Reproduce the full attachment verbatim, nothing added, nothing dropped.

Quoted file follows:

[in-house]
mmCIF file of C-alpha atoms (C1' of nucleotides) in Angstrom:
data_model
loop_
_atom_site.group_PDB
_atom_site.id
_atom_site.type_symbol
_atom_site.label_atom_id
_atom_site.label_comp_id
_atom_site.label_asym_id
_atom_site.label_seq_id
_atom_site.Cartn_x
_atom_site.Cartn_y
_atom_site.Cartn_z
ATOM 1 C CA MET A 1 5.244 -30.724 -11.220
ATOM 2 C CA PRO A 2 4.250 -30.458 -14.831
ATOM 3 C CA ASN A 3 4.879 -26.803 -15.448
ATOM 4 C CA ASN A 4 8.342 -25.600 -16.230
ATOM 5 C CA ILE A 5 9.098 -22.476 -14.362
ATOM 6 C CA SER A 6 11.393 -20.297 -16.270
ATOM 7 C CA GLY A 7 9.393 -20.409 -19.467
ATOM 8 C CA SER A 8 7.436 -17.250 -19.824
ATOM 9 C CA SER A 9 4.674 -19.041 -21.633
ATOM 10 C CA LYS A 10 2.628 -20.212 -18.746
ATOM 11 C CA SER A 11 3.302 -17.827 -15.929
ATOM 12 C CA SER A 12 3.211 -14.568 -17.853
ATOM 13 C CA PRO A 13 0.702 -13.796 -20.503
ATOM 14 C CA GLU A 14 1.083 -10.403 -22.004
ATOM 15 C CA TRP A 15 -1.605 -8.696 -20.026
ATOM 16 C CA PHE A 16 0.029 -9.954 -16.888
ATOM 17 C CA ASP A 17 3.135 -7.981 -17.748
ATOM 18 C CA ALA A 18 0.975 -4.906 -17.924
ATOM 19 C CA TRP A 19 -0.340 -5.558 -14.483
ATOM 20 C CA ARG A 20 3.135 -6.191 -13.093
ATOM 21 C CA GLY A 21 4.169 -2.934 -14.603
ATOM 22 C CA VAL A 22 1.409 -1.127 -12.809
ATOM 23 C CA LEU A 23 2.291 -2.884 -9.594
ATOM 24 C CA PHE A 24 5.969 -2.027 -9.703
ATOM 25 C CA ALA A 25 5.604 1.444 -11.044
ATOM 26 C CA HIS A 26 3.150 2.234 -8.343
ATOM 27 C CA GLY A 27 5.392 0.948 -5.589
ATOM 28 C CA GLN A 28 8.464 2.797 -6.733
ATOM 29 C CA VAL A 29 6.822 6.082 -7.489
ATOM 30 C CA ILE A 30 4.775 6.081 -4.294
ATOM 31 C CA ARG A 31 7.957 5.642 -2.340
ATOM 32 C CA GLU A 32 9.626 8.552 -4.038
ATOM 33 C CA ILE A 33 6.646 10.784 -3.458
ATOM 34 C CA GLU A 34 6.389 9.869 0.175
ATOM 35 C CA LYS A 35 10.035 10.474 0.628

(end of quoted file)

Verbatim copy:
[in-house]
mmCIF file of C-alpha atoms (C1' of nucleotides) in Angstrom:
data_model
loop_
_atom_site.group_PDB
_atom_site.id
_atom_site.type_symbol
_atom_site.label_atom_id
_atom_site.label_comp_id
_atom_site.label_asym_id
_atom_site.label_seq_id
_atom_site.Cartn_x
_atom_site.Cartn_y
_atom_site.Cartn_z
ATOM 1 C CA MET A 1 5.244 -30.724 -11.220
ATOM 2 C CA PRO A 2 4.250 -30.458 -14.831
ATOM 3 C CA ASN A 3 4.879 -26.803 -15.448
ATOM 4 C CA ASN A 4 8.342 -25.600 -16.230
ATOM 5 C CA ILE A 5 9.098 -22.476 -14.362
ATOM 6 C CA SER A 6 11.393 -20.297 -16.270
ATOM 7 C CA GLY A 7 9.393 -20.409 -19.467
ATOM 8 C CA SER A 8 7.436 -17.250 -19.824
ATOM 9 C CA SER A 9 4.674 -19.041 -21.633
ATOM 10 C CA LYS A 10 2.628 -20.212 -18.746
ATOM 11 C CA SER A 11 3.302 -17.827 -15.929
ATOM 12 C CA SER A 12 3.211 -14.568 -17.853
ATOM 13 C CA PRO A 13 0.702 -13.796 -20.503
ATOM 14 C CA GLU A 14 1.083 -10.403 -22.004
ATOM 15 C CA TRP A 15 -1.605 -8.696 -20.026
ATOM 16 C CA PHE A 16 0.029 -9.954 -16.888
ATOM 17 C CA ASP A 17 3.135 -7.981 -17.748
ATOM 18 C CA ALA A 18 0.975 -4.906 -17.924
ATOM 19 C CA TRP A 19 -0.340 -5.558 -14.483
ATOM 20 C CA ARG A 20 3.135 -6.191 -13.093
ATOM 21 C CA GLY A 21 4.169 -2.934 -14.603
ATOM 22 C CA VAL A 22 1.409 -1.127 -12.809
ATOM 23 C CA LEU A 23 2.291 -2.884 -9.594
ATOM 24 C CA PHE A 24 5.969 -2.027 -9.703
ATOM 25 C CA ALA A 25 5.604 1.444 -11.044
ATOM 26 C CA HIS A 26 3.150 2.234 -8.343
ATOM 27 C CA GLY A 27 5.392 0.948 -5.589
ATOM 28 C CA GLN A 28 8.464 2.797 -6.733
ATOM 29 C CA VAL A 29 6.822 6.082 -7.489
ATOM 30 C CA ILE A 30 4.775 6.081 -4.294
ATOM 31 C CA ARG A 31 7.957 5.642 -2.340
ATOM 32 C CA GLU A 32 9.626 8.552 -4.038
ATOM 33 C CA ILE A 33 6.646 10.784 -3.458
ATOM 34 C CA GLU A 34 6.389 9.869 0.175
ATOM 35 C CA LYS A 35 10.035 10.474 0.628